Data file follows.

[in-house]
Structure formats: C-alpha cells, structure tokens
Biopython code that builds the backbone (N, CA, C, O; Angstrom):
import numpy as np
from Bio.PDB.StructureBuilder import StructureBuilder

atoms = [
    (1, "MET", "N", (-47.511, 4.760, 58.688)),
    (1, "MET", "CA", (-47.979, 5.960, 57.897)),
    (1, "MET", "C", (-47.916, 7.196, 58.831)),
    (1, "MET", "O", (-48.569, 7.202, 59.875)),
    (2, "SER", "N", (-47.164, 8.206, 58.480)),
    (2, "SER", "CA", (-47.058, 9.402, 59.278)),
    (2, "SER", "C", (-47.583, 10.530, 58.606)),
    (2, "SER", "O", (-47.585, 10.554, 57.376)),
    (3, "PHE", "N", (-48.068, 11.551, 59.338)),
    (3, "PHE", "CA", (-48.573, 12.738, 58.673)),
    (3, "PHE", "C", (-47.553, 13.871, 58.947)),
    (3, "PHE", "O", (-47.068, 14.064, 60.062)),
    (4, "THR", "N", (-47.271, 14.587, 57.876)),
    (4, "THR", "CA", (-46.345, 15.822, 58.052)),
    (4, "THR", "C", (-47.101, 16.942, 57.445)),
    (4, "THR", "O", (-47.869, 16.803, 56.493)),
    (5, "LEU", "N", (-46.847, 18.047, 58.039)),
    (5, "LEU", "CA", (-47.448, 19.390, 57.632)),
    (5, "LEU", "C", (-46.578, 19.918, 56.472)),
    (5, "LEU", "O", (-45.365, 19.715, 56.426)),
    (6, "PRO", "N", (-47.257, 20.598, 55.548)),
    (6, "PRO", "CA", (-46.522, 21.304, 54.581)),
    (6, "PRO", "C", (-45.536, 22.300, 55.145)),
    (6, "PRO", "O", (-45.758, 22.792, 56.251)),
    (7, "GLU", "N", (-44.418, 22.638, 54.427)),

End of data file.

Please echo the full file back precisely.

[in-house]
Structure formats: C-alpha cells, structure tokens
Biopython code that builds the backbone (N, CA, C, O; Angstrom):
import numpy as np
from Bio.PDB.StructureBuilder import StructureBuilder

atoms = [
    (1, "MET", "N", (-47.511, 4.760, 58.688)),
    (1, "MET", "CA", (-47.979, 5.960, 57.897)),
    (1, "MET", "C", (-47.916, 7.196, 58.831)),
    (1, "MET", "O", (-48.569, 7.202, 59.875)),
    (2, "SER", "N", (-47.164, 8.206, 58.480)),
    (2, "SER", "CA", (-47.058, 9.402, 59.278)),
    (2, "SER", "C", (-47.583, 10.530, 58.606)),
    (2, "SER", "O", (-47.585, 10.554, 57.376)),
    (3, "PHE", "N", (-48.068, 11.551, 59.338)),
    (3, "PHE", "CA", (-48.573, 12.738, 58.673)),
    (3, "PHE", "C", (-47.553, 13.871, 58.947)),
    (3, "PHE", "O", (-47.068, 14.064, 60.062)),
    (4, "THR", "N", (-47.271, 14.587, 57.876)),
    (4, "THR", "CA", (-46.345, 15.822, 58.052)),
    (4, "THR", "C", (-47.101, 16.942, 57.445)),
    (4, "THR", "O", (-47.869, 16.803, 56.493)),
    (5, "LEU", "N", (-46.847, 18.047, 58.039)),
    (5, "LEU", "CA", (-47.448, 19.390, 57.632)),
    (5, "LEU", "C", (-46.578, 19.918, 56.472)),
    (5, "LEU", "O", (-45.365, 19.715, 56.426)),
    (6, "PRO", "N", (-47.257, 20.598, 55.548)),
    (6, "PRO", "CA", (-46.522, 21.304, 54.581)),
    (6, "PRO", "C", (-45.536, 22.300, 55.145)),
    (6, "PRO", "O", (-45.758, 22.792, 56.251)),
    (7, "GLU", "N", (-44.418, 22.638, 54.427)),